The first chapter and a half that begins Parshat Eikev contains what we might describe as the opposite formula of the “Tokhachot/Rebukes” that appear in Bechukotai and Ki Tavo. In those cases, an ideal is put forth, which is subsequently dwarfed by the enormity of the rebuke which follows it. In our parsha, the ideal eclipses the possible bad.
The parsha begins (7:12) with the words “V’haya Eikev Tish’m’oon (on account of your listening and observing the following laws)” God will love you, will heal you of your illnesses, will give you bravery unmatched, will cause your enemies to flee from before you, etc. All you have to do is rid yourselves of their idols.
The emphasis on avoiding the worshipped images of silver and gold is so strong that other terms are introduced (7:25-26) to bring the point home: to’evah (serving these items is an abomination), cherem (enemies’ belongings are taboo and may not be used), sheketz (having these items is offensive), and mokesh (taking the idols will ensnare or trap you into becoming more curious about them).
Mokesh contains a rare root form which appears one other time here (7:16 as mokesh and in 7:25 as tivakesh), in Shmot 10:7 (in a different context) as well as in Shmot 34:12 and Shmot 23:33 (similar contexts to here), the latter example ending a description of what the conquest of the land will look like. Much of what is mentioned there is echoed here, with a few slight differences.
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Back in our parsha, Moshe continues painting an idyllic scene when we expect to hear the bad that could come from turning away from God.
“Guard yourself, lest you forget God and are not observant of His laws. Maybe you’ll … build nice homes ... have cattle, sheep, silver and gold aplenty. You will become haughty and forget God, Who took you out of Egypt. … You will say, ‘My strength and fortitude made all this happen.’ Be sure to remember God, because He is the One Who has given you the ability to be successful.” (8:11-18)
The concern is that amidst all the good you have you’ll forget God. Therefore, don’t forget God. Fair enough.
Moshe continues however, with the consequence of forgetting God.
“If you forget God and start worshipping other gods, you will be lost or destroyed. Just like the nations who are being removed from before you, so will be your lot — eikev (on account of) your not listening to God.” The word eikev closes the unit with a nice bookend paralleling the way the parsha began.
In context, it highlights how abandoning God for the snare of idolatrous worship and how losing all, due to misplaced appreciation, becomes the theme of this chapter and a half.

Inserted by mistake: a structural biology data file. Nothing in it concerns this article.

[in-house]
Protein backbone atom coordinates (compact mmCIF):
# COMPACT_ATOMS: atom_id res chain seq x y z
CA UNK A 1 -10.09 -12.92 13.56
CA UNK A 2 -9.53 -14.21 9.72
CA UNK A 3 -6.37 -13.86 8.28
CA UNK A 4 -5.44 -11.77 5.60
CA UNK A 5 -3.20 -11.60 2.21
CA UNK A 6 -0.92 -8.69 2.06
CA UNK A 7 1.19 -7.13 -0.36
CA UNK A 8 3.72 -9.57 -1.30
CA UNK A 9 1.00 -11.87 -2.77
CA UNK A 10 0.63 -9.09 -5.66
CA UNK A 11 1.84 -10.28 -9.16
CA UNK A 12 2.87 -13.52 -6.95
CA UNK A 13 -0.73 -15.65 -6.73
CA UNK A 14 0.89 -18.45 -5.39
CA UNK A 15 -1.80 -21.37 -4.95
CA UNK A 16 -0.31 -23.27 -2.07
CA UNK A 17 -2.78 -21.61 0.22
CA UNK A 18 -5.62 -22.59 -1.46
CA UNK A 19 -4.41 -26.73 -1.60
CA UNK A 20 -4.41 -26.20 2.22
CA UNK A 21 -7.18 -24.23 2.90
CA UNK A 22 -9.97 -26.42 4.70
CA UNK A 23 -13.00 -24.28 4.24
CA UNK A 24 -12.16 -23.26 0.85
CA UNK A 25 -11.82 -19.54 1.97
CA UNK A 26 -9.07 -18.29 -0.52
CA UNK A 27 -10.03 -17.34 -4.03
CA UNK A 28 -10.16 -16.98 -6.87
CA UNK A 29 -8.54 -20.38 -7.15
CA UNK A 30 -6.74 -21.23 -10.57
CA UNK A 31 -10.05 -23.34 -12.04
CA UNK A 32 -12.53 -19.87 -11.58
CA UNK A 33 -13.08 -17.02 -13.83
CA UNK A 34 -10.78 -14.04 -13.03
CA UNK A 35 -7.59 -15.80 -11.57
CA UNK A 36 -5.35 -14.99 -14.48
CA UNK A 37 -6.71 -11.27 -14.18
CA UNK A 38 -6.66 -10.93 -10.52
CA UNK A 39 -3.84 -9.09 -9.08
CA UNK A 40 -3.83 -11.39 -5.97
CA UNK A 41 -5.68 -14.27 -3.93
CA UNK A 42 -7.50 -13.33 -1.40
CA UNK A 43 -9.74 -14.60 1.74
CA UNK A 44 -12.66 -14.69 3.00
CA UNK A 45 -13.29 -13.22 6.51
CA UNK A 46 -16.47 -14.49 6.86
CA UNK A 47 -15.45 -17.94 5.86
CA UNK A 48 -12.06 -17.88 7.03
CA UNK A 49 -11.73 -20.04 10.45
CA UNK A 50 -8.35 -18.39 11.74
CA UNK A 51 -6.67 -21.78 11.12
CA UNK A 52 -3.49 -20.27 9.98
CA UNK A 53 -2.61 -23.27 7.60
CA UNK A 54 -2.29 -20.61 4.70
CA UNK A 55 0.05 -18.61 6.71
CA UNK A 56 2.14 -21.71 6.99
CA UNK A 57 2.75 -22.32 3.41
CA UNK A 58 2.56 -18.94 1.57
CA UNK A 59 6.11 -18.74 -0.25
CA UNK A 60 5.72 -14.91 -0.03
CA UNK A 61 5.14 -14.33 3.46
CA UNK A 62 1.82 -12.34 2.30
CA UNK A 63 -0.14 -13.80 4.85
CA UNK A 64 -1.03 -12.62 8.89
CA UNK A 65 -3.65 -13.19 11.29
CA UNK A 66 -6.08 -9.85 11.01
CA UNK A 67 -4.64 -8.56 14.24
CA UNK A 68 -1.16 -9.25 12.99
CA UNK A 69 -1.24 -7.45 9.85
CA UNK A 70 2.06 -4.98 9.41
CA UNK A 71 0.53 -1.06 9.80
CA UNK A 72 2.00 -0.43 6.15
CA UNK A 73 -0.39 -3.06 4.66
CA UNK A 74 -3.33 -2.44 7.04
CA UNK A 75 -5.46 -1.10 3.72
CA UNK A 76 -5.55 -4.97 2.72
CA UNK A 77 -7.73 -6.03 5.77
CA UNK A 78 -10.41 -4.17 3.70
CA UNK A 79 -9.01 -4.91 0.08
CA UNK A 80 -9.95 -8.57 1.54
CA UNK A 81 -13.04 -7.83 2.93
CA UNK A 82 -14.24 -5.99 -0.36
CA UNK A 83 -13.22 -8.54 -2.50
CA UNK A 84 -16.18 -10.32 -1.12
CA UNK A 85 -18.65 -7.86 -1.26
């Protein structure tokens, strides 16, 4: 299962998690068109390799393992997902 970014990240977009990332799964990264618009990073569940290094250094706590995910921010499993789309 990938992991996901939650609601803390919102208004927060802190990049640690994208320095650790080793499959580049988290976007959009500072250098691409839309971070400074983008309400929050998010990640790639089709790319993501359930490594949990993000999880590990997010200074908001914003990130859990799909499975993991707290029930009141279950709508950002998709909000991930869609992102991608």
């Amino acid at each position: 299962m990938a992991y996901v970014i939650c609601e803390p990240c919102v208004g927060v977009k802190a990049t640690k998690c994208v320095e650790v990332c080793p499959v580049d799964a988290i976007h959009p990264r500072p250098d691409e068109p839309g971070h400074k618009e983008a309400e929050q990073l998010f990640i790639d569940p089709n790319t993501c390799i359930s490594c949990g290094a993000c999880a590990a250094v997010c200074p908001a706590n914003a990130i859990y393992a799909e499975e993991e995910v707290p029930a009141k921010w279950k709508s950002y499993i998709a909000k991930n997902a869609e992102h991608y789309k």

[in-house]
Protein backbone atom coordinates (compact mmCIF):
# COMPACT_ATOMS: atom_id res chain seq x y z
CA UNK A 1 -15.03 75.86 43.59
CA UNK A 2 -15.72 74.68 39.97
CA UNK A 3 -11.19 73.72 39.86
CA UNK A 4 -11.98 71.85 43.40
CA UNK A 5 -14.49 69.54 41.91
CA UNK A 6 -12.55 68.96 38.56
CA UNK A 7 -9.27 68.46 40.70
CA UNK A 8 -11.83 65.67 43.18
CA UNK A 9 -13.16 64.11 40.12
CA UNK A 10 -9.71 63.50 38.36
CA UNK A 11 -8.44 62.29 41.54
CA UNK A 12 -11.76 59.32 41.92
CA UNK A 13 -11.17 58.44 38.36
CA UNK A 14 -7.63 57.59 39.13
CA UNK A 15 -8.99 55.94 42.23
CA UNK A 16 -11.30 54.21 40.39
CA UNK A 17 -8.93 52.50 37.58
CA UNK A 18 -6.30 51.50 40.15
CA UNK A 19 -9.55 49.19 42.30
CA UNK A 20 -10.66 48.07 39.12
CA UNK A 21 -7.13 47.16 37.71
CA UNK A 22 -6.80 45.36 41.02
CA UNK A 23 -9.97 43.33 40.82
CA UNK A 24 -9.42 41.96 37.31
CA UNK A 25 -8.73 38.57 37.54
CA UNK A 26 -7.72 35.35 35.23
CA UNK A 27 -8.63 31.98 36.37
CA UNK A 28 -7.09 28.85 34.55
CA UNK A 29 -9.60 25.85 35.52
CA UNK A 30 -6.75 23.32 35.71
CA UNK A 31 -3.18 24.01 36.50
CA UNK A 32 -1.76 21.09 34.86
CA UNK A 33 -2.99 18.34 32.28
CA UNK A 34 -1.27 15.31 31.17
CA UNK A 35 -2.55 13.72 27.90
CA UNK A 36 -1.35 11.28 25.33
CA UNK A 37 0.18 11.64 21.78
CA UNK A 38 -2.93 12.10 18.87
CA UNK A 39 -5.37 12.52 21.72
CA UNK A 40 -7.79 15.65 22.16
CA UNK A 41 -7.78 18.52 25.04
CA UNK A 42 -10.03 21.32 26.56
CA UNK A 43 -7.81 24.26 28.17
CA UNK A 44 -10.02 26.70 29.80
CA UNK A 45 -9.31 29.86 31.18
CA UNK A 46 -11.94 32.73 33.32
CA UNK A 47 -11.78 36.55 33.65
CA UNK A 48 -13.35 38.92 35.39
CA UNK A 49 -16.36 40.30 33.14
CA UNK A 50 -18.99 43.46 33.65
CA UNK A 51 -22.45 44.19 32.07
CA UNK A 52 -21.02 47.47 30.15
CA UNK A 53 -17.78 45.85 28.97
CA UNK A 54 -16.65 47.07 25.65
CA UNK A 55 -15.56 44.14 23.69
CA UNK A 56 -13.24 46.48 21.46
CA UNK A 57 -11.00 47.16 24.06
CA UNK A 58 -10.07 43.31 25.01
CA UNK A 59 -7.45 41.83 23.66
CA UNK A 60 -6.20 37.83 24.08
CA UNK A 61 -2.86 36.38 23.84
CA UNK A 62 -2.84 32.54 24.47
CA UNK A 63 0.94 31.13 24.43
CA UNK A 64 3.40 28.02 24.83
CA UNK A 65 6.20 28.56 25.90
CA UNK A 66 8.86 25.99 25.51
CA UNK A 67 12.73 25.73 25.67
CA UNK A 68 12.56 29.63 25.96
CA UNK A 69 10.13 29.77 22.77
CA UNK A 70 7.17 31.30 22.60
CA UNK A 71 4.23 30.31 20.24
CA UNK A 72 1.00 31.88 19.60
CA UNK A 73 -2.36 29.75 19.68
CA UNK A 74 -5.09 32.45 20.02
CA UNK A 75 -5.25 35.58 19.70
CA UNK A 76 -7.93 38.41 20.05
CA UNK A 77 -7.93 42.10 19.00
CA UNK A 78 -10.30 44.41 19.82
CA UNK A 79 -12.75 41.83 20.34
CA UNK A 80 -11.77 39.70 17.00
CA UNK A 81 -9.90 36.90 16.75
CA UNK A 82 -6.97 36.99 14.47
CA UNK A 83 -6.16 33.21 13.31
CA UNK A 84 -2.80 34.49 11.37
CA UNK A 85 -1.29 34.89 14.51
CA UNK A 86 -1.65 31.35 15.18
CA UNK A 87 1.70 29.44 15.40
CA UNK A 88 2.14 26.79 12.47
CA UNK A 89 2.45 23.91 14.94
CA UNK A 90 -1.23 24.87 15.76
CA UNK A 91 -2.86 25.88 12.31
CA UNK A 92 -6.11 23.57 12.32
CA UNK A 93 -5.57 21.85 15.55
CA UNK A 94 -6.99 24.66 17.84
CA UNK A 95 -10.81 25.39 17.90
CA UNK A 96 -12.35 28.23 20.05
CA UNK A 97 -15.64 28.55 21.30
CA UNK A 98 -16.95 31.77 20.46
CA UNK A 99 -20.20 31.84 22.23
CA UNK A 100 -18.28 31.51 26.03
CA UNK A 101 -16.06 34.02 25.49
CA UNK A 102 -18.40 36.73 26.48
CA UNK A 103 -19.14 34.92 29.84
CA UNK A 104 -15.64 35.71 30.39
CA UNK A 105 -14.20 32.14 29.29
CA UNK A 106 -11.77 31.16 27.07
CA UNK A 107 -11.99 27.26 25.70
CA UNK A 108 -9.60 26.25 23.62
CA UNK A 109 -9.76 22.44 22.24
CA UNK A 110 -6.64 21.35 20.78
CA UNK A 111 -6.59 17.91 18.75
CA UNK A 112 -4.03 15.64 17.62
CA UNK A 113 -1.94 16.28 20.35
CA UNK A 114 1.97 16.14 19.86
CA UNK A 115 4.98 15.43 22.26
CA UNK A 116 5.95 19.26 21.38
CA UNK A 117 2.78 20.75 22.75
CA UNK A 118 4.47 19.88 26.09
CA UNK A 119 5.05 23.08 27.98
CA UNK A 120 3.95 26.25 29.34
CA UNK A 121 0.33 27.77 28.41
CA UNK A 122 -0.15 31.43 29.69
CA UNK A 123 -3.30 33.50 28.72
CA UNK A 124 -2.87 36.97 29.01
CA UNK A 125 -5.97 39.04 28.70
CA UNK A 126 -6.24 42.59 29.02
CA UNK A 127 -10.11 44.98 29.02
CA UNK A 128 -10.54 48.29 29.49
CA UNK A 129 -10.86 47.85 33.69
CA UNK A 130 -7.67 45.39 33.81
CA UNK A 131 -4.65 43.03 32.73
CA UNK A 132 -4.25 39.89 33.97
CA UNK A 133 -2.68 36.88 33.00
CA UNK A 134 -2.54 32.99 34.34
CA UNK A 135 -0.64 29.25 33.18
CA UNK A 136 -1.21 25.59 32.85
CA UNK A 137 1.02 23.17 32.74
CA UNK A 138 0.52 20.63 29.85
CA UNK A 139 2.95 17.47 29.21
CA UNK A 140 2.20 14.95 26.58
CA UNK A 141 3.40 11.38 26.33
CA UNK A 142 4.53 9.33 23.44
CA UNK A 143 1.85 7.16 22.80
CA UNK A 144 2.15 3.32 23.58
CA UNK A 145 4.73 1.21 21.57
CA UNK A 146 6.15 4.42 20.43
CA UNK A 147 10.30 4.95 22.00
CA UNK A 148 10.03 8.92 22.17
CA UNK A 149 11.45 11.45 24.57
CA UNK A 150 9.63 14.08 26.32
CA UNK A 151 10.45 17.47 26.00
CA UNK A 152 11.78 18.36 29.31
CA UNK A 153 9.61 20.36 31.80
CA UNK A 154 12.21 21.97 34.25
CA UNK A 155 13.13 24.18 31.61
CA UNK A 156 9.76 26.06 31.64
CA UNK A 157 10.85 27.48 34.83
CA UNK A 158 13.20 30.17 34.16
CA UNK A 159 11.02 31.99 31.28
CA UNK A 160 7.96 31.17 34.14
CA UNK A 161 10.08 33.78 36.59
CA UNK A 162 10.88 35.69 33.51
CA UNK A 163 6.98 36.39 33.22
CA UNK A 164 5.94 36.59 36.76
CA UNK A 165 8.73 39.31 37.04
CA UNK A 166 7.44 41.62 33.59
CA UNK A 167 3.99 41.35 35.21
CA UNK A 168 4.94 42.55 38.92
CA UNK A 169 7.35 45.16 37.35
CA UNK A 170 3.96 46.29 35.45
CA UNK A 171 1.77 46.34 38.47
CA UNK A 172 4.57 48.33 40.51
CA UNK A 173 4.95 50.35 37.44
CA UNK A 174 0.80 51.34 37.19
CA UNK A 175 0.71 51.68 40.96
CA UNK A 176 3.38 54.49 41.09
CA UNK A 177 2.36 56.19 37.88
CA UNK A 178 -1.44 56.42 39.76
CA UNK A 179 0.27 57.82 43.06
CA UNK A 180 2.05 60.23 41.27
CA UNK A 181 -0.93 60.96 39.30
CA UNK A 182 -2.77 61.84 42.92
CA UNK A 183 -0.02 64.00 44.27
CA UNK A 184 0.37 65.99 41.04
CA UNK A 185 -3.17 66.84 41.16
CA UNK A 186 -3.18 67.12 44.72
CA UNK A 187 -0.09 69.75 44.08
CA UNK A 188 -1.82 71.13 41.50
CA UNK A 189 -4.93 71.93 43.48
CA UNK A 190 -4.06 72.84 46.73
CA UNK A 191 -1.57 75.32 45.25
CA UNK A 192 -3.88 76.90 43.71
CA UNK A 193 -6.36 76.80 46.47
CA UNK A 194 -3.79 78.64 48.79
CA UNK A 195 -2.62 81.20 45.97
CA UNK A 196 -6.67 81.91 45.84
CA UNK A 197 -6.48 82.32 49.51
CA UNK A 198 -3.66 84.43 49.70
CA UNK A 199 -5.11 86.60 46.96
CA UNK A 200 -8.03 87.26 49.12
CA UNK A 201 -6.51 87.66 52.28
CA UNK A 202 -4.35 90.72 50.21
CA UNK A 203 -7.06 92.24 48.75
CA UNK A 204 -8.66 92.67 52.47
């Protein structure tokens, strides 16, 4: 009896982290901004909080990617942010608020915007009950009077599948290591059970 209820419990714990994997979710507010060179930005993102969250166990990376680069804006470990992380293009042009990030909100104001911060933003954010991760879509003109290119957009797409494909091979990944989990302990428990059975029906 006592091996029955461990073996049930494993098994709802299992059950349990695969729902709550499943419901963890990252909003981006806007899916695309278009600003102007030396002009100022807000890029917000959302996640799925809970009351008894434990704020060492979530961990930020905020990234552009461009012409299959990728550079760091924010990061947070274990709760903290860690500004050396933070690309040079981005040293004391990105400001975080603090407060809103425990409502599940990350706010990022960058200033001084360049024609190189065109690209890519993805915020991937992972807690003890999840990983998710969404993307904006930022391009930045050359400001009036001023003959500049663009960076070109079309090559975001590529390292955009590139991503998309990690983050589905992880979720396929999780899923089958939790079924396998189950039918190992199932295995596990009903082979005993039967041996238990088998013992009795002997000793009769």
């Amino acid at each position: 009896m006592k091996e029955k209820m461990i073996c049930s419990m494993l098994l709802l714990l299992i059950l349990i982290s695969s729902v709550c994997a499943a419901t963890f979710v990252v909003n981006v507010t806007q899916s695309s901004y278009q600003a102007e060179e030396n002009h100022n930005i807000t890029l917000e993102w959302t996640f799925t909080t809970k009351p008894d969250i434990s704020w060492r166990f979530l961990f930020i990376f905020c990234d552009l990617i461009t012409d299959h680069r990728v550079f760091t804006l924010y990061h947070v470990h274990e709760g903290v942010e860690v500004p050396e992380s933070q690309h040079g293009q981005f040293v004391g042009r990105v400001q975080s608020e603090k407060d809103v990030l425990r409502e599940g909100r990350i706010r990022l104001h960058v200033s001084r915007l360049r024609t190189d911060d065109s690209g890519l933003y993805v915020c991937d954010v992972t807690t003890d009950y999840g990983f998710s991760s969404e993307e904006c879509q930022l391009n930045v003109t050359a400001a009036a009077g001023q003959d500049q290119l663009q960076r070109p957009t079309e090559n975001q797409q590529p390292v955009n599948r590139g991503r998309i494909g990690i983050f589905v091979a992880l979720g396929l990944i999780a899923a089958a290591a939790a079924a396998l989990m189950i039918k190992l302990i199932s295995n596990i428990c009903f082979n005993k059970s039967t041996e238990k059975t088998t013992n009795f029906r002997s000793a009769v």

The Or HaChaim focuses on the double language of avod tovedun, and says there are two stages of what can happen: becoming lost, then being destroyed. [The root alef-vet-dalet can mean either one.]
As I believe “destruction” is ultimately God’s choice, I also believe it is truly in our power to do more to avoid becoming lost.
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If we are to succeed as Jews eikev (on account of) our remembering God and heeding His bidding, an overhaul is needed in Jewish education. Schools could always use improvement. But the overhaul that is needed is in the homes, where children must be taught over and over, “What we have is a gift of God.” And where parents literally learn Torah with their children.
Consigning all our children’s Torah learning to other people is a recipe for saying, “Of all the things we do as a family — learning Torah is not one of them.” With that kind of attitude, we will be lost “like the nations” who don’t value Torah in their own homes. Making TVs, computers, mobile devices and similar technology into the items we utilize the most in our homes — unless they are used regularly for maintaining our focus on God-— is the modern-day challenge of avoiding the mokesh (the snare and trap) that helps us get lost.
It doesn’t have to be Daf Yomi, Gemara, or even something in the Hebrew language (though that is, of course, ideal). But a text should be picked and studied — not just read — and discussed on a regular basis. This will not only enhance parent/child relationships, but will also make absolutely clear what our values are, and will helpfully assure we don’t get lost along the way.
Originally published in 2012.